Every child who has ever had a pet will some day have to face the loss of that pet. Sometimes animals die of old age and sometimes their death is the result of an accident, as in the story of The Day Scooter Died.
Written by well-known Christian children’s author Kathleen Long Bostrom, this is a touching story about Mikey and his dog, Scooter. When Mikey is born, Scooter becomes “his” dog and the two are inseparable, spending hours playing catch-the-ball together. One day, when Mikey throws the ball too far, Scooter runs out into the street and is hit by a car. Mikey then has to deal with the loss of his best friend.
When he and his parents talk about Scooter, Mikey blames himself for Scooter’s death. His parents assure him it wasn’t his fault. Mikey asks if Scooter went to Heaven. Since no one is really sure of the answer to that question, his parents respond, “The Bible tells us that at the end of time, all of creation will be made new. All creation includes every living thing.” That seems to satisfy Mikey as he is reassured that God cares about all his creatures, even dogs.
The illustrations by Cheri Bladholm are life-like and provide a wonderful accompaniment to the text.
What I Like: I like a story about the death of a pet that children can relate to on a personal level. Even though this story features a boy and his dog, I think the story would still be appropriate for both girls and boys dealing with the loss of any type of pet.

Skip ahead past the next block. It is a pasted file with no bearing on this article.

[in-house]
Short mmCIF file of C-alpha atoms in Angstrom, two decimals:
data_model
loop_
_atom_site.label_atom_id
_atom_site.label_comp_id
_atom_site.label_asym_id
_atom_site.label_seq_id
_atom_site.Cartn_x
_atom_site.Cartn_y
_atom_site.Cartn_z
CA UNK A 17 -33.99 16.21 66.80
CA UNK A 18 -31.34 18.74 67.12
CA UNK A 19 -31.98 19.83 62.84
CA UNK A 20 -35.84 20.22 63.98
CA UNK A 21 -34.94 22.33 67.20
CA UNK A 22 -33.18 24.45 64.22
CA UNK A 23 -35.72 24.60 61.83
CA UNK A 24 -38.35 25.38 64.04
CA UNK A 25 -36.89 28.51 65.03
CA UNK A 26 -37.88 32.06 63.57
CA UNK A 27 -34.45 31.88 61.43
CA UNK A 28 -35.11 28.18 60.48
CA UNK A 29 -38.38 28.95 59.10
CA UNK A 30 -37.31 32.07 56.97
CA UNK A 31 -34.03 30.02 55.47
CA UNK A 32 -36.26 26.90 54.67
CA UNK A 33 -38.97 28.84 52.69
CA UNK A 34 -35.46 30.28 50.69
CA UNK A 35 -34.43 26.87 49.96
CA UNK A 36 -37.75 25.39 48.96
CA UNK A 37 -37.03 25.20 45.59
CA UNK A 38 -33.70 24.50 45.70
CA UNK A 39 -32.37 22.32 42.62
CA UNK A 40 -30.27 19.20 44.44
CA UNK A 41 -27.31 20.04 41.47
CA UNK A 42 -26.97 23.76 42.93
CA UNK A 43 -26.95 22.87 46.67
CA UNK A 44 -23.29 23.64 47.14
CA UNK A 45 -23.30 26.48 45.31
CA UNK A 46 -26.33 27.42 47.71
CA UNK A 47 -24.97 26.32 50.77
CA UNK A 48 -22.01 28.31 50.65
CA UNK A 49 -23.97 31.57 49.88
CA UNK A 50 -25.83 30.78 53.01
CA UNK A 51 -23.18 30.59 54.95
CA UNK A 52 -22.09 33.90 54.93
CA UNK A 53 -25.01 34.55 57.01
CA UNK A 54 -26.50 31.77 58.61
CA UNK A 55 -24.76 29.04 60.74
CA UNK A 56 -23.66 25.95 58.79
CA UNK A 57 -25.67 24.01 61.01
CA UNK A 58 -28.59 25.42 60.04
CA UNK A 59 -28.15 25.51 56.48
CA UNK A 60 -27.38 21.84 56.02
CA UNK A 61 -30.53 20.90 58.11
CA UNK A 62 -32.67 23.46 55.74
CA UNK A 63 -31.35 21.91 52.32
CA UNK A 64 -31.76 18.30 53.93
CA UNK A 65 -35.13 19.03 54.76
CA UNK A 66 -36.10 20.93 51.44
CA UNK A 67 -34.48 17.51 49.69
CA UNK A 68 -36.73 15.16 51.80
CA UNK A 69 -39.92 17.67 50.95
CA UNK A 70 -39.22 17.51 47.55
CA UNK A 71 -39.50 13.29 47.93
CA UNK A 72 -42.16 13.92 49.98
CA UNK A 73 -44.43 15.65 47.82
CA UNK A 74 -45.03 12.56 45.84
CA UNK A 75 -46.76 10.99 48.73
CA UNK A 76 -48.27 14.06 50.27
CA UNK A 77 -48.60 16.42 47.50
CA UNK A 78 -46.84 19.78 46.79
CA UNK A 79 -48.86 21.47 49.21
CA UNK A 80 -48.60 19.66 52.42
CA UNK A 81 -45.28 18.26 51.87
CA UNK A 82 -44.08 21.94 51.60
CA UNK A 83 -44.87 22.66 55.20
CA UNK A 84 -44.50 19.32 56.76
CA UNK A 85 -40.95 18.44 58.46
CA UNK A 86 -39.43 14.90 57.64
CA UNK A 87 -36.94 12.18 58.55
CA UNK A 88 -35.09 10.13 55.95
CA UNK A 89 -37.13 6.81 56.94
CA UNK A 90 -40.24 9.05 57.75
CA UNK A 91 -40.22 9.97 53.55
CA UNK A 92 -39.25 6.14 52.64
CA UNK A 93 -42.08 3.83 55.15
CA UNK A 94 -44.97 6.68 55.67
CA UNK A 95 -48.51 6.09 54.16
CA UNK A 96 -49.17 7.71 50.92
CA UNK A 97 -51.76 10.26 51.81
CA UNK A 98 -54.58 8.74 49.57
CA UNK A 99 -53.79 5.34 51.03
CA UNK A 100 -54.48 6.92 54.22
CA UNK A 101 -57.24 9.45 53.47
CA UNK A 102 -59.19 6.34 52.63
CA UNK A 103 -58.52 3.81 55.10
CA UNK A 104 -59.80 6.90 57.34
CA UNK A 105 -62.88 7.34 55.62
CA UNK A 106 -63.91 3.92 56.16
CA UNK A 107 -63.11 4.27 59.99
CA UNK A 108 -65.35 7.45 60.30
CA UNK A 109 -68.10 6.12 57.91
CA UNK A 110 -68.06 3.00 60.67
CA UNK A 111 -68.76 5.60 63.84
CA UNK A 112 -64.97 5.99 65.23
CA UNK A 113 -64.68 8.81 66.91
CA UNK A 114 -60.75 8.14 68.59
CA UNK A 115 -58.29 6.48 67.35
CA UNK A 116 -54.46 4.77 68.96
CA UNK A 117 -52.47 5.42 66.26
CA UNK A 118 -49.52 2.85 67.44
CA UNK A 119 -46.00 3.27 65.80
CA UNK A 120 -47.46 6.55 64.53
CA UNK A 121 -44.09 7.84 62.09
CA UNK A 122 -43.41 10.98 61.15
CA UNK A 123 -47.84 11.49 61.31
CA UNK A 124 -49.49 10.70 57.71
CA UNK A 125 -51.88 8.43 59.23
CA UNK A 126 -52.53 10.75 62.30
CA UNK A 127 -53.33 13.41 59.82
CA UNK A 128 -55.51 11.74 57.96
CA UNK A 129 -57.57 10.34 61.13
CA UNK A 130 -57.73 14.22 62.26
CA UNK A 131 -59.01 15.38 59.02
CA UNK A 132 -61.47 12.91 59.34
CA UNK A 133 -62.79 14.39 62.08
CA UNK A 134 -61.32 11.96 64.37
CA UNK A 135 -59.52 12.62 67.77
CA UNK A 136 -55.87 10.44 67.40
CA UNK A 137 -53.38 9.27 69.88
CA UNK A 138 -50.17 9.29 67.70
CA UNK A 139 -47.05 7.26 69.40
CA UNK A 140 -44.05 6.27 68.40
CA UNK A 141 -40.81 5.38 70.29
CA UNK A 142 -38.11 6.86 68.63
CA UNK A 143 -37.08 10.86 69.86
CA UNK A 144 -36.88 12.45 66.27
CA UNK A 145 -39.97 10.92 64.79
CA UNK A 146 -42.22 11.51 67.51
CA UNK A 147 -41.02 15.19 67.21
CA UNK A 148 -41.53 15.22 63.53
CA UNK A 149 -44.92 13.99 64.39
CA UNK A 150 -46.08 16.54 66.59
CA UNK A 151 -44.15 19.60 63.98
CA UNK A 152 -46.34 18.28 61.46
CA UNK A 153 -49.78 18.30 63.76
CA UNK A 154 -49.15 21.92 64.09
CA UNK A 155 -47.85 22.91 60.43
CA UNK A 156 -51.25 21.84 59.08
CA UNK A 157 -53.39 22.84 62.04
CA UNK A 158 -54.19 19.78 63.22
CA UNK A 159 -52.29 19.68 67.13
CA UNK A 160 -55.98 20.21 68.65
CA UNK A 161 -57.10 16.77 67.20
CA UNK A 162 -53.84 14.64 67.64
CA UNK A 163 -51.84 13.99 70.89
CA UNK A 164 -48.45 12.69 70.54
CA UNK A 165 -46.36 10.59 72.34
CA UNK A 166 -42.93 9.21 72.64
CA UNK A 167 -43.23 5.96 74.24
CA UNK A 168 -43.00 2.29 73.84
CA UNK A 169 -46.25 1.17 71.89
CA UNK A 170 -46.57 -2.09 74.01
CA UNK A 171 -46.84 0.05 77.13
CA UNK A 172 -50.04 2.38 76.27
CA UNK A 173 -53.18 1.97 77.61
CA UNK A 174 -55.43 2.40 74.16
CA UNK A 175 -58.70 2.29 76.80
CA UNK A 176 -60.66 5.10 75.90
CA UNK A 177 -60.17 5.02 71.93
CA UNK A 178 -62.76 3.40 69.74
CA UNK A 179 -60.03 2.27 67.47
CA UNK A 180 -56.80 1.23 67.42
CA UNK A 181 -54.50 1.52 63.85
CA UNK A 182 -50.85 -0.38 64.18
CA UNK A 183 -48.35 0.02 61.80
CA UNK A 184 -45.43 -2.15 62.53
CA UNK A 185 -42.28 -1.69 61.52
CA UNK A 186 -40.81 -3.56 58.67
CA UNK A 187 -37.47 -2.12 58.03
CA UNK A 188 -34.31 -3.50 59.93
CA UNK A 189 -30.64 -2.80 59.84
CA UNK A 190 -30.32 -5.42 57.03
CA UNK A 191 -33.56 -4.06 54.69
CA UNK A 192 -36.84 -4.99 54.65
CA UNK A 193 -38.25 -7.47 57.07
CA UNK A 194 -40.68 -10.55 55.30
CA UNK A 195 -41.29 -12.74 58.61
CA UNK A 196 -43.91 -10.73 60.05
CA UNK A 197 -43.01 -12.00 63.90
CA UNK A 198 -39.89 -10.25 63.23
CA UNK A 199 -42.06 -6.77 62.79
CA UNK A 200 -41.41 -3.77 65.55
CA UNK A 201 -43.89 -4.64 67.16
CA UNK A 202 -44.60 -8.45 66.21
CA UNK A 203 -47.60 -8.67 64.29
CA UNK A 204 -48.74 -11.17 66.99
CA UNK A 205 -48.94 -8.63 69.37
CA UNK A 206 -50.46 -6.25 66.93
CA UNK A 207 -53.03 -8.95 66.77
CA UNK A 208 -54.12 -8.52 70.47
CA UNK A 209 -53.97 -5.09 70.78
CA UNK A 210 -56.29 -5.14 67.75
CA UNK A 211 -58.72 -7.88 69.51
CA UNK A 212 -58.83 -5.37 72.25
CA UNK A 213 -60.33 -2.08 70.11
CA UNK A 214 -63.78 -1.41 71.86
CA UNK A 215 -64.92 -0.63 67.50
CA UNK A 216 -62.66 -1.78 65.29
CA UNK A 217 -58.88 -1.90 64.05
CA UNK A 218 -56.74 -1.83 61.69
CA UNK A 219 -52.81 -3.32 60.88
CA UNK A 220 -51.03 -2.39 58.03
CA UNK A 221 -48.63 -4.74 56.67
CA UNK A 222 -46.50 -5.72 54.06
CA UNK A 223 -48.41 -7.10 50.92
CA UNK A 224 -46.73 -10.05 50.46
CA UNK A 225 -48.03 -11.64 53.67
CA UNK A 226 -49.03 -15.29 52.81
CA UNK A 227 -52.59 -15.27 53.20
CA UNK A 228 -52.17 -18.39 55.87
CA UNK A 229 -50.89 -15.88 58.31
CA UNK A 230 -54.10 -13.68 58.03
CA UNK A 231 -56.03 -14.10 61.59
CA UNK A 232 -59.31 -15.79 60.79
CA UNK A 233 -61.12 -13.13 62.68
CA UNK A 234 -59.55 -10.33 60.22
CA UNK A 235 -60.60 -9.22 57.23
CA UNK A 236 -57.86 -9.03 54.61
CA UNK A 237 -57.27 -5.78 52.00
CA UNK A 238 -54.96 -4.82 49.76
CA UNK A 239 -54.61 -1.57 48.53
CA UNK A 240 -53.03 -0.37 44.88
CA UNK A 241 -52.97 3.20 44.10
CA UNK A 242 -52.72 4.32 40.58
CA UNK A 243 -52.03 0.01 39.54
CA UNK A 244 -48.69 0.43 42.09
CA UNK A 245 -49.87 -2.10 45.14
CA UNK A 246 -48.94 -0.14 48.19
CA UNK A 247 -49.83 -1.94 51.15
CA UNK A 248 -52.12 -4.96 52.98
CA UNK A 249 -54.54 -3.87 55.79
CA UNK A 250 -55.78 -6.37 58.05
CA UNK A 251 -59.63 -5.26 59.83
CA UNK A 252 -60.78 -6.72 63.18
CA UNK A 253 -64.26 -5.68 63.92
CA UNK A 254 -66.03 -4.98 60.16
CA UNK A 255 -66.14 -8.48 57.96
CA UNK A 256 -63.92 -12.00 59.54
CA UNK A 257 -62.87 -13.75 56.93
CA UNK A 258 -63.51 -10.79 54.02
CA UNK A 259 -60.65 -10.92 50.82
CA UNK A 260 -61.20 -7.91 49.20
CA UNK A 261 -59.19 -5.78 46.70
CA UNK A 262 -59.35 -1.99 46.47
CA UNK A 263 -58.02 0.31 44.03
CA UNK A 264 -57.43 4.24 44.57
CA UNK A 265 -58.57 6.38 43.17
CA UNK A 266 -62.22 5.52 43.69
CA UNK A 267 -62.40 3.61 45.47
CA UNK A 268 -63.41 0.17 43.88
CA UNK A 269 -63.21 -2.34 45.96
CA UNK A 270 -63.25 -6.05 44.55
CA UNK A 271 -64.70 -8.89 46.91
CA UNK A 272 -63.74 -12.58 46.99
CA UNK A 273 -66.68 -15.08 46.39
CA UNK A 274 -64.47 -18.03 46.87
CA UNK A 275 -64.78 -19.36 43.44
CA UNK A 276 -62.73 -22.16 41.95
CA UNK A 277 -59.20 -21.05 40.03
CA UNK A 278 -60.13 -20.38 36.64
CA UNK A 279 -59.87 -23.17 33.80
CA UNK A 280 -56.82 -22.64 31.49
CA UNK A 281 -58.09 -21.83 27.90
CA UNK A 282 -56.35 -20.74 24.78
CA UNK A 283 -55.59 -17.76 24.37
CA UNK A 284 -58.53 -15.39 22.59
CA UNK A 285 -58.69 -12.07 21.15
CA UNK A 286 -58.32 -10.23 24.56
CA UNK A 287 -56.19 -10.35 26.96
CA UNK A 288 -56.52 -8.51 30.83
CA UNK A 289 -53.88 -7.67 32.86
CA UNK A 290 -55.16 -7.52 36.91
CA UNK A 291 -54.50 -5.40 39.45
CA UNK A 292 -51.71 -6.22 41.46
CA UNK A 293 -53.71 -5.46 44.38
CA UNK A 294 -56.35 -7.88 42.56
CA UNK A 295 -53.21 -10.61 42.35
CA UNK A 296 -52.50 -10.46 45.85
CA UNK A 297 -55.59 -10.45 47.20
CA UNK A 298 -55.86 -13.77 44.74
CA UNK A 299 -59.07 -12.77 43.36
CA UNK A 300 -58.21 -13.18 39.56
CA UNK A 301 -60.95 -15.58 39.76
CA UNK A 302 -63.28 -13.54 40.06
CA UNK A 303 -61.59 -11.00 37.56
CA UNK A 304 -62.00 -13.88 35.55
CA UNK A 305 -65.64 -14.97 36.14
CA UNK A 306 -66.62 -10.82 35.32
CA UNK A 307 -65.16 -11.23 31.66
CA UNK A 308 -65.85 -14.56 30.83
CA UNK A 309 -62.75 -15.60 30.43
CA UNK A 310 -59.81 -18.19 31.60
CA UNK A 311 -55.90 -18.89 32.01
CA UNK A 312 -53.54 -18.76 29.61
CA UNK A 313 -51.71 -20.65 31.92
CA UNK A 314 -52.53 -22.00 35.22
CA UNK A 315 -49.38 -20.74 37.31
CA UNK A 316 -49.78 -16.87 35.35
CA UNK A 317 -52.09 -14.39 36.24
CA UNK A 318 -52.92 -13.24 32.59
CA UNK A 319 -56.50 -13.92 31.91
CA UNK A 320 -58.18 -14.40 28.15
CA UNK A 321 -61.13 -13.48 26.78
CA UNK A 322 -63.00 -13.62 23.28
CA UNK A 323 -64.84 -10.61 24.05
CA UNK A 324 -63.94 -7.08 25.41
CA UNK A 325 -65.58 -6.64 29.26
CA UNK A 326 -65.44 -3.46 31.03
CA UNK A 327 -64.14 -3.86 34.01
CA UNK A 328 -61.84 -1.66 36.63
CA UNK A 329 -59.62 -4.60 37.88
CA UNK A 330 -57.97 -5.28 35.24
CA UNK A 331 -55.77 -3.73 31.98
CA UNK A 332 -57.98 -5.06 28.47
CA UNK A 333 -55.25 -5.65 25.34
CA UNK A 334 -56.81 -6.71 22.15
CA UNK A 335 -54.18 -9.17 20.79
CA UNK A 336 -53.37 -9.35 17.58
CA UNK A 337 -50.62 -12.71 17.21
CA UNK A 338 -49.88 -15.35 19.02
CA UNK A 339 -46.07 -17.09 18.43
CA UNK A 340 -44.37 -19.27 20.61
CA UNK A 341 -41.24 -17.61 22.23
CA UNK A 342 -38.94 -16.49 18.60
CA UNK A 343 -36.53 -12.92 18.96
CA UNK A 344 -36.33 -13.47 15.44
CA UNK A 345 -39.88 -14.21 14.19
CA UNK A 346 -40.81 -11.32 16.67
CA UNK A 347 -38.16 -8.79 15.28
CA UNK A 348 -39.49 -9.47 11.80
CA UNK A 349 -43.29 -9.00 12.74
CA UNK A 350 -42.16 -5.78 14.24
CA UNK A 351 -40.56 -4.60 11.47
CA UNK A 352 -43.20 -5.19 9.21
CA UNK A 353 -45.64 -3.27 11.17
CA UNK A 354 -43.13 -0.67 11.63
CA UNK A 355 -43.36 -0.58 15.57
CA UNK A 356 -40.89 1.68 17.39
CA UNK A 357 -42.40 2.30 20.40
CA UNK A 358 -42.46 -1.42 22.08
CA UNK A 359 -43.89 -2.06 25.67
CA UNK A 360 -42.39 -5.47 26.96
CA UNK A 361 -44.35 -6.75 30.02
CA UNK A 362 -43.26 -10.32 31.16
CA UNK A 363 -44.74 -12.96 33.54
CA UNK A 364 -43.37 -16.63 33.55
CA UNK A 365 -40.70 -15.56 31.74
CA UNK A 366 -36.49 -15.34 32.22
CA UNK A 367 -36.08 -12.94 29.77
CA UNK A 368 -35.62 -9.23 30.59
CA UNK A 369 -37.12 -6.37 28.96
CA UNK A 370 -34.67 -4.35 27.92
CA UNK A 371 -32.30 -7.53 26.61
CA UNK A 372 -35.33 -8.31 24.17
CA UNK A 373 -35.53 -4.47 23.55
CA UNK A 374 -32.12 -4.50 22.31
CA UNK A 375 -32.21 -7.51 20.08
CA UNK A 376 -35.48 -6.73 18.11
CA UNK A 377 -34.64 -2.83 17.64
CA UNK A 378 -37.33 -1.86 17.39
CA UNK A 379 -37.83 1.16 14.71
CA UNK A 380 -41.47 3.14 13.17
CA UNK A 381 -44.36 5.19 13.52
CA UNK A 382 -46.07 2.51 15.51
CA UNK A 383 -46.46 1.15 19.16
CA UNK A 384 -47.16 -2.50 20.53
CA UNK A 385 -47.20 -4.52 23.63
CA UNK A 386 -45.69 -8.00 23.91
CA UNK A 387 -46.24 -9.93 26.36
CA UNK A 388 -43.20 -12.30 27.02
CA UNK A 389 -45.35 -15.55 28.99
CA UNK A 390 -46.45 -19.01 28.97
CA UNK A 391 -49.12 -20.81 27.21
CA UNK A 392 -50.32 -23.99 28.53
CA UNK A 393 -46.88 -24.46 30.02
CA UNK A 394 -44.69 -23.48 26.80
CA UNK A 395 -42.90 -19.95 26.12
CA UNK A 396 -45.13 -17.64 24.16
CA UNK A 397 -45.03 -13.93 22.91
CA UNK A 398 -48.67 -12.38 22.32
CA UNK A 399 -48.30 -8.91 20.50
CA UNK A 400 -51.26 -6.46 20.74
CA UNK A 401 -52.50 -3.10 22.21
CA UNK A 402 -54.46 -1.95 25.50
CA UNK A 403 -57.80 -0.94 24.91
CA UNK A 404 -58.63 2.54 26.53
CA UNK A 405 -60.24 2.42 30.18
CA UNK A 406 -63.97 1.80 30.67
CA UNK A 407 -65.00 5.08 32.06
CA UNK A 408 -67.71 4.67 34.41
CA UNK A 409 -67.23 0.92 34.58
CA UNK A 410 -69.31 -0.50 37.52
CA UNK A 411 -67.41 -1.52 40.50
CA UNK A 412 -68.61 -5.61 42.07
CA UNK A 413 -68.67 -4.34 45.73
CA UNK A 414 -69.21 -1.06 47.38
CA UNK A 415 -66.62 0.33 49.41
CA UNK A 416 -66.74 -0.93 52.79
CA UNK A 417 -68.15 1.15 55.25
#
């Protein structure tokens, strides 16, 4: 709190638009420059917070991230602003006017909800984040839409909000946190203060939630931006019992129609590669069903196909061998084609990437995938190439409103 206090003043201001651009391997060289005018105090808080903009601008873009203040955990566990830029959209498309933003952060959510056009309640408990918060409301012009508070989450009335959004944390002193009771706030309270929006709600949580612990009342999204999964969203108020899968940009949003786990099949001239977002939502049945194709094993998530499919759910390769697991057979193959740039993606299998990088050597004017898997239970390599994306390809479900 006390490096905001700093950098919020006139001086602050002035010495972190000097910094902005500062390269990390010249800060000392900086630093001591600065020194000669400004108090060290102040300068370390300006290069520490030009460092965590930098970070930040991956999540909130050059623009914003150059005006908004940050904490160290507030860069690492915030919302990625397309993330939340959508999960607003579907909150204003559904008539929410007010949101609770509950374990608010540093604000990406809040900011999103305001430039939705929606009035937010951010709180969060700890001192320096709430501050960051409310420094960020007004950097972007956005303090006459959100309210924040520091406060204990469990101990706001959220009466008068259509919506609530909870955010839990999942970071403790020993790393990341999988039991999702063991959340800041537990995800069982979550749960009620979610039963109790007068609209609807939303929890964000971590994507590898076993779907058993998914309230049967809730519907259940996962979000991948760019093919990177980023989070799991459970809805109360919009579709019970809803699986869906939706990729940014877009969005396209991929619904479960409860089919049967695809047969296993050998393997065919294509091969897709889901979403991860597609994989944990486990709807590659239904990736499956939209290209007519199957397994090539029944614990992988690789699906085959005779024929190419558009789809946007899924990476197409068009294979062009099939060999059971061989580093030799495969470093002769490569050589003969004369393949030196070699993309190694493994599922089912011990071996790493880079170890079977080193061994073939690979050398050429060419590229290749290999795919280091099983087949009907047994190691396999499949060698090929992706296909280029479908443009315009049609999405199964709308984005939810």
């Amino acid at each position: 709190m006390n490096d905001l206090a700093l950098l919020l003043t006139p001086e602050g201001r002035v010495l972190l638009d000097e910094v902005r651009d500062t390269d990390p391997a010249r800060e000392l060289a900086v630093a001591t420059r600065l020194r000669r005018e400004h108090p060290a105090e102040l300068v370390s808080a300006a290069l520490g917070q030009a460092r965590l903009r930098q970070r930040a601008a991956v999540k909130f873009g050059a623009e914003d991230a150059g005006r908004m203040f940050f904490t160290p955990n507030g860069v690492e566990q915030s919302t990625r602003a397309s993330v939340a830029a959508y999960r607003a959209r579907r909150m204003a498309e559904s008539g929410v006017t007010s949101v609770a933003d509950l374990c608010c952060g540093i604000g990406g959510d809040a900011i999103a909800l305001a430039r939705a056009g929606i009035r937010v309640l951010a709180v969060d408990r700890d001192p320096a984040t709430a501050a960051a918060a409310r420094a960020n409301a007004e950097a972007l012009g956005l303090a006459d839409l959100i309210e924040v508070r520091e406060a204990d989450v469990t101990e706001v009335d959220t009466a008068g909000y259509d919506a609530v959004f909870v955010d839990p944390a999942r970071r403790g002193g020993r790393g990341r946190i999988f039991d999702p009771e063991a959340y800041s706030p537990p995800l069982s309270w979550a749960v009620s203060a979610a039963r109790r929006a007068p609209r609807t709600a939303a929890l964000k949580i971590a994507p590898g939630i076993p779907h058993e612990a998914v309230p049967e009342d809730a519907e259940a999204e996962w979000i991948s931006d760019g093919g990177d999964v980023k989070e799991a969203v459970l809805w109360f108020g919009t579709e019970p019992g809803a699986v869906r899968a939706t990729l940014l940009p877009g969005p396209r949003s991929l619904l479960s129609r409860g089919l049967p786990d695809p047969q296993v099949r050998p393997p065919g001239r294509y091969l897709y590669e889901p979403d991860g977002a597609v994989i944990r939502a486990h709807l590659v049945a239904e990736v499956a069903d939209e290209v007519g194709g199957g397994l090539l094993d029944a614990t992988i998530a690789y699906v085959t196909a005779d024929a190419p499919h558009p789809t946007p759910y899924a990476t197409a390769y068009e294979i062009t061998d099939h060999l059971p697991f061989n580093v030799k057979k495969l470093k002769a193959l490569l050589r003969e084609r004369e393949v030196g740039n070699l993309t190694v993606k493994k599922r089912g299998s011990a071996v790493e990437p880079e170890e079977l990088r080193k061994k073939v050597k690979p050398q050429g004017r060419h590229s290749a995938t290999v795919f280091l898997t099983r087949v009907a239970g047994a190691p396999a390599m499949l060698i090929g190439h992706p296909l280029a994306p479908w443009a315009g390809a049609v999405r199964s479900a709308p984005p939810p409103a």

What I Dislike: There were two things I didn’t like about the story. First, when Scooter dies, Mikey is very sad but there is no mention of any tears. When Scooter got hit by a car, Mikey’s dad wrapped him in his special blanket and took him to the vet. The text says, “Dad took Scooter to the animal hospital and came home with only the blanket. Dad washed it and dried it and folded it, and set it on Mikey’s bed. That night, Mikey could not sleep. He tried not to think about Scooter, but Scooter was all that he could think about. . . Mikey wrapped himself in the blanket, curled up on the floor next to his bed, and fell asleep.” I think Mikey would have cried himself to sleep, but that is never said.
Also, even though Mikey talks about Scooter’s death with his parents, this conversation doesn’t take place until several days later, after the night Mikey falls asleep while wrapped in the dog’s blanket. I think Mikey was left to carry around his pain and guilt longer than necessary; his parents should have talked to him about Scooter’s death the same day it happened.
Overall Rating: Very good.
Age Appeal: 4-8.
Publisher Info: Zonderkidz, 2005; ISBN: 0310709024; Hardcover, $9.99.